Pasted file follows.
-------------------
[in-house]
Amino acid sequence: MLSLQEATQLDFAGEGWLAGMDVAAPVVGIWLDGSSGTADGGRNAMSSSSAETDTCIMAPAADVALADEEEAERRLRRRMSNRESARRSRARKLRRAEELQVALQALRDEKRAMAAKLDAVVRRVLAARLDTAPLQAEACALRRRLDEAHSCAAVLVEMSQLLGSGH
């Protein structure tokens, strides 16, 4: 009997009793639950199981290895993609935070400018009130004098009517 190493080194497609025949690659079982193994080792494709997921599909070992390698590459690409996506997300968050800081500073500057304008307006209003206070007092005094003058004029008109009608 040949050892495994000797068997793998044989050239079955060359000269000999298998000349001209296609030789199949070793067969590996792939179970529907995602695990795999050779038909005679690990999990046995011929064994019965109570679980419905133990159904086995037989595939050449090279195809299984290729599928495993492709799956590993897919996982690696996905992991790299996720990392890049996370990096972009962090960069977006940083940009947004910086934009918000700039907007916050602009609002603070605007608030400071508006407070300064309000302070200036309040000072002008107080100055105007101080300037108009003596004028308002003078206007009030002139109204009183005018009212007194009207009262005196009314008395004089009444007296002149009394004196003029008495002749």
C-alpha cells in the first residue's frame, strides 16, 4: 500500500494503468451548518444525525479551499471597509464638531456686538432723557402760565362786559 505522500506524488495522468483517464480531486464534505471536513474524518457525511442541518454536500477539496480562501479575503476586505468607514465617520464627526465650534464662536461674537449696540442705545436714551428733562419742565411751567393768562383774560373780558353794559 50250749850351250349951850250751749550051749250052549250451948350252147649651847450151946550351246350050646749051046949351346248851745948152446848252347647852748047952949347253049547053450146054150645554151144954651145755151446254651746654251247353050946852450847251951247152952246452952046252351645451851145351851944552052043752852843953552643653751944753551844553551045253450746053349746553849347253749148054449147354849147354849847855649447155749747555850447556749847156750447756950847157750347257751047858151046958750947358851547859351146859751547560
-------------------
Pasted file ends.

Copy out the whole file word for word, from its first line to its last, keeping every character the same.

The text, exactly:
[in-house]
Amino acid sequence: MLSLQEATQLDFAGEGWLAGMDVAAPVVGIWLDGSSGTADGGRNAMSSSSAETDTCIMAPAADVALADEEEAERRLRRRMSNRESARRSRARKLRRAEELQVALQALRDEKRAMAAKLDAVVRRVLAARLDTAPLQAEACALRRRLDEAHSCAAVLVEMSQLLGSGH
């Protein structure tokens, strides 16, 4: 009997009793639950199981290895993609935070400018009130004098009517 190493080194497609025949690659079982193994080792494709997921599909070992390698590459690409996506997300968050800081500073500057304008307006209003206070007092005094003058004029008109009608 040949050892495994000797068997793998044989050239079955060359000269000999298998000349001209296609030789199949070793067969590996792939179970529907995602695990795999050779038909005679690990999990046995011929064994019965109570679980419905133990159904086995037989595939050449090279195809299984290729599928495993492709799956590993897919996982690696996905992991790299996720990392890049996370990096972009962090960069977006940083940009947004910086934009918000700039907007916050602009609002603070605007608030400071508006407070300064309000302070200036309040000072002008107080100055105007101080300037108009003596004028308002003078206007009030002139109204009183005018009212007194009207009262005196009314008395004089009444007296002149009394004196003029008495002749």
C-alpha cells in the first residue's frame, strides 16, 4: 500500500494503468451548518444525525479551499471597509464638531456686538432723557402760565362786559 505522500506524488495522468483517464480531486464534505471536513474524518457525511442541518454536500477539496480562501479575503476586505468607514465617520464627526465650534464662536461674537449696540442705545436714551428733562419742565411751567393768562383774560373780558353794559 50250749850351250349951850250751749550051749250052549250451948350252147649651847450151946550351246350050646749051046949351346248851745948152446848252347647852748047952949347253049547053450146054150645554151144954651145755151446254651746654251247353050946852450847251951247152952246452952046252351645451851145351851944552052043752852843953552643653751944753551844553551045253450746053349746553849347253749148054449147354849147354849847855649447155749747555850447556749847156750447756950847157750347257751047858151046958750947358851547859351146859751547560